On a glistening summer morning in late July, a commotion about 70 feet off an ocean beach in North Truro caught the attention of Astrid David, whose family owns a cluster of cottages overlooking the dunes. The circling fin, thrashing bodies, and eruption of blood left little doubt that a white shark had just turned an unsuspecting seal into its breakfast.
Guests came running to the edge of the bluff, cell phones in hand, hoping to catch a glimpse. All that was left to see was a rippling ribbon of blood.
Barely a decade ago that’s where the excitement would have ended. Not in the age of smart phones.
The awe we once shared by word of mouth, one person at a time, is being broadcast to millions now. Grainy flip phone pictures have been replaced by sharp, high-resolution images providing irrefutable proof of events and turning random observers into participants in a new generation of citizen science.
A picture taken of the red streak that morning found its way via tweet to the Atlantic White Shark Conservancy, a Chatham-based nonprofit that supports shark research, conservation, and public safety efforts. Within minutes, the drone of a spotter plane could be heard overhead, followed by the arrival of a pair of speed boats near the spot where the seal had been devoured.
A team of researchers from the conservancy and the Massachusetts Division of Marine Fisheries happened to be working nearby when the notification of the predation, as they matter-of-factly call it, popped up on their phones. The tweet caught the attention of the media, too, of course. Boston-area media outlets soon hopped into the conversation, asking to use the picture on their own social channels and noontime newscasts, where viewers would gobble up the story about yet another shark sighting off a Cape Cod beach.
Labor Day has come and gone, but even with snow on the ground, shark news is still getting bites. As recently as Dec. 1, a Facebook post about a dead shark beached in the sand in Wellfleet was widely shared. The primeval fear of sharks exploited by movies like “Jaws” has given way to a public fascination and an insatiable interest in learning more about them.
That sense of wonder — and the accompanying photos and tweets — has been a boon, not just to shark researchers and public safety officials on Cape Cod — who have partnered with the public to better understand shark behavior and prevent and prepare for future attacks — but to science as a whole.
The National Science Foundation recognized the game-changing potential of a computer-equipped citizenry when it launched its crowd-sourced science platform, Zooniverse, in 2009. The world’s largest platform for people-powered research, according to the NSF, Zooniverse currently has over 1.9 million registered volunteers worldwide contributing measurements, images, observations, and insights to professional researchers engaged in hundreds of active, online projects.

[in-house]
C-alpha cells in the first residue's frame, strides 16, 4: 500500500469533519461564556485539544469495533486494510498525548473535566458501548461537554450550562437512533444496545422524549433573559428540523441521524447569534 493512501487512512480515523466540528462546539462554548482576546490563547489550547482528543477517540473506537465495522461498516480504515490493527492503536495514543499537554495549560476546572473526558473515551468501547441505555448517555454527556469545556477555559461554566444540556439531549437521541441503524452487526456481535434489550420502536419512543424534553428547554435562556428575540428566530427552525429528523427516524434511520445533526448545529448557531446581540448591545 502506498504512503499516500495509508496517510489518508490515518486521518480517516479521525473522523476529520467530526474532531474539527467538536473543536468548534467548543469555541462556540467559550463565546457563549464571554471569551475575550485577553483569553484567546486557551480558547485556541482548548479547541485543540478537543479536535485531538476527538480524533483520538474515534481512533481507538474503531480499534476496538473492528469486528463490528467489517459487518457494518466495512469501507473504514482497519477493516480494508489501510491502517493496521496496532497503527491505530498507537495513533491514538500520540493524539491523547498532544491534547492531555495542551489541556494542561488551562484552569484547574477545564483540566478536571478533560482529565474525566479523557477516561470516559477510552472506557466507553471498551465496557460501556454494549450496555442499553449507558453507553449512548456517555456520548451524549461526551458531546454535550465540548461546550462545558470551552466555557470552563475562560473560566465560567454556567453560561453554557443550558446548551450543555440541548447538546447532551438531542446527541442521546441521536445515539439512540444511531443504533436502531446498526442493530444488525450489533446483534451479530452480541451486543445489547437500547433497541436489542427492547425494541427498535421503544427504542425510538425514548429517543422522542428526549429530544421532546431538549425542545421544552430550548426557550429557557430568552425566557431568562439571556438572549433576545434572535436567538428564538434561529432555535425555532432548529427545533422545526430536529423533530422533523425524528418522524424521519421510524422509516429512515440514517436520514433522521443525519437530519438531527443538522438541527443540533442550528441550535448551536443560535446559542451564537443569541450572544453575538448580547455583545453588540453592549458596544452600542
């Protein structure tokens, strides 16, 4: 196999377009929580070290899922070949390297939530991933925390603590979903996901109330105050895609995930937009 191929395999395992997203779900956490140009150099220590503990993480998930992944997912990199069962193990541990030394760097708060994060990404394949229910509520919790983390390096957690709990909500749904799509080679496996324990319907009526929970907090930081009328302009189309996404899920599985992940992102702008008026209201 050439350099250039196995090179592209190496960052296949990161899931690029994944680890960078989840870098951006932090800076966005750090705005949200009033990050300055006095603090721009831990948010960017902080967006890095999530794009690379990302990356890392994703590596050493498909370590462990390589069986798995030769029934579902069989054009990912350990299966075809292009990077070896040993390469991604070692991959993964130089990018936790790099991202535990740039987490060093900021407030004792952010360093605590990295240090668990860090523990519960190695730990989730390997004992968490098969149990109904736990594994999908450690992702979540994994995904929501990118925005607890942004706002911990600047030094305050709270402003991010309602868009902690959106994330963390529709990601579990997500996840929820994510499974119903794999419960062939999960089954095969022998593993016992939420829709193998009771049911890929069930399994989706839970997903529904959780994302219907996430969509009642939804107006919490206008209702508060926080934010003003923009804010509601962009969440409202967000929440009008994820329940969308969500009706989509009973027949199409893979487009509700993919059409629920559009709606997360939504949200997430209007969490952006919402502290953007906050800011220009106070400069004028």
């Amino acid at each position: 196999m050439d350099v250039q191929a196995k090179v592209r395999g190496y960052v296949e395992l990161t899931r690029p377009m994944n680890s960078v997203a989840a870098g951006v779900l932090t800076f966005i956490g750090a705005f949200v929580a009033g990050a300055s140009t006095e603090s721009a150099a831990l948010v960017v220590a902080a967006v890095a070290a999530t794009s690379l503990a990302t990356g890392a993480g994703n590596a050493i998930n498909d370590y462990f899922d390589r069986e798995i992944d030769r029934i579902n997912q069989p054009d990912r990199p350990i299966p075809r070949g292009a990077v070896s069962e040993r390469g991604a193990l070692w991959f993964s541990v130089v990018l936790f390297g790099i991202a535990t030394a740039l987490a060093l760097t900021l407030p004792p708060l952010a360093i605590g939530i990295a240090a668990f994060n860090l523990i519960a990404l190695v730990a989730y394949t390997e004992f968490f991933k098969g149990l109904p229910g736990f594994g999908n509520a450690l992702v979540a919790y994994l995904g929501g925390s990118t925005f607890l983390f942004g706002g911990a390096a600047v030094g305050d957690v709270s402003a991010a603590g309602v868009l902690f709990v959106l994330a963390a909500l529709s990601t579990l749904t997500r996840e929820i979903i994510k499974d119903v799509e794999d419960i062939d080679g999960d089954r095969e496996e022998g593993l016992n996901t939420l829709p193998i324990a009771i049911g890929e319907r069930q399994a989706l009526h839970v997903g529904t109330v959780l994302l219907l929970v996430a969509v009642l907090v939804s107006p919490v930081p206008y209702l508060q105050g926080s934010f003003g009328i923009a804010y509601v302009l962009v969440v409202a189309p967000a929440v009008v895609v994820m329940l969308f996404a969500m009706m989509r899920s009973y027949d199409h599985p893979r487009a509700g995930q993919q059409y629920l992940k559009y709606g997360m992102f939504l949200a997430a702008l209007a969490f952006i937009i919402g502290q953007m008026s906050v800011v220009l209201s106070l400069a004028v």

“There has been a transformation where people can participate in science based on a computer in their pocket,” said Ellen McCallie, a scientist and educator with the NSF’s Division of Research on Learning in Formal and Informal Settings. “We have phones with GPS, and cameras and all sorts of sensors in our pockets that tell us about water quality, air pollution, and so much more. It allows us to quantify and better understand what we are looking at. As long as there is cell phone service, you can share what you find. It adds to the democratization of science and amplifies it many times over.”
The crowd-sourced element of Cape Cod shark research has evolved more organically as the population of white sharks off Cape Cod — and awareness of their presence — has grown. It began in 2010 when Greg Skomal, a senior scientist with the Division of Marine Fisheries conducting a little-known population study of white sharks, was approached by Cynthia Wigren, who helped launch the conservancy in 2012.
It was under Wigren’s direction that the conservancy hired Conserve.io, a Florida software development firm, to create the Sharktivity app.
The app has made the conservancy a clearinghouse for photos, videos, and shark sighting data generated by the public. The real time information is shared with Skomal and his team, as well as a group of local officials and emergency personnel who provide public safety alerts. Researchers also use it to share their acoustic tagging data with the public which, along with the photos and videos the conservancy posts, stokes excitement in the shark research and generates support.
“Social networking has played a big role in expanding our reach,” says Wigren. “It’s enabled us to engage people from across the world and to keep people who are interested in sharks, shark conservation, and shark research up-to-date on what AWSC is working on and what we’re learning along the way.”
Skomal doesn’t do social media. But a researcher who works with him, John Chisholm, is all in. At first he used it to counter misinformation about shark sightings and to let people know that the sharks he and his team were tagging were close to shore. Chisholm’s Twitter account, MA_Shark, has since become a valuable pipeline for information on sightings and a meeting place for shark enthusiasts. He maintains the team’s database and constantly monitors social channels for posts about sightings from the Atlantic to the Gulf of Mexico. His followers have begun sending information directly to him.
Just ten years ago, Chisholm said he and Skomal relied on newspaper articles or someone randomly emailing about a shark sighting.
“Now we’re getting more information and timelier information,” Chisholm said. “Now people are posting it from a boat. Social media has changed everything.”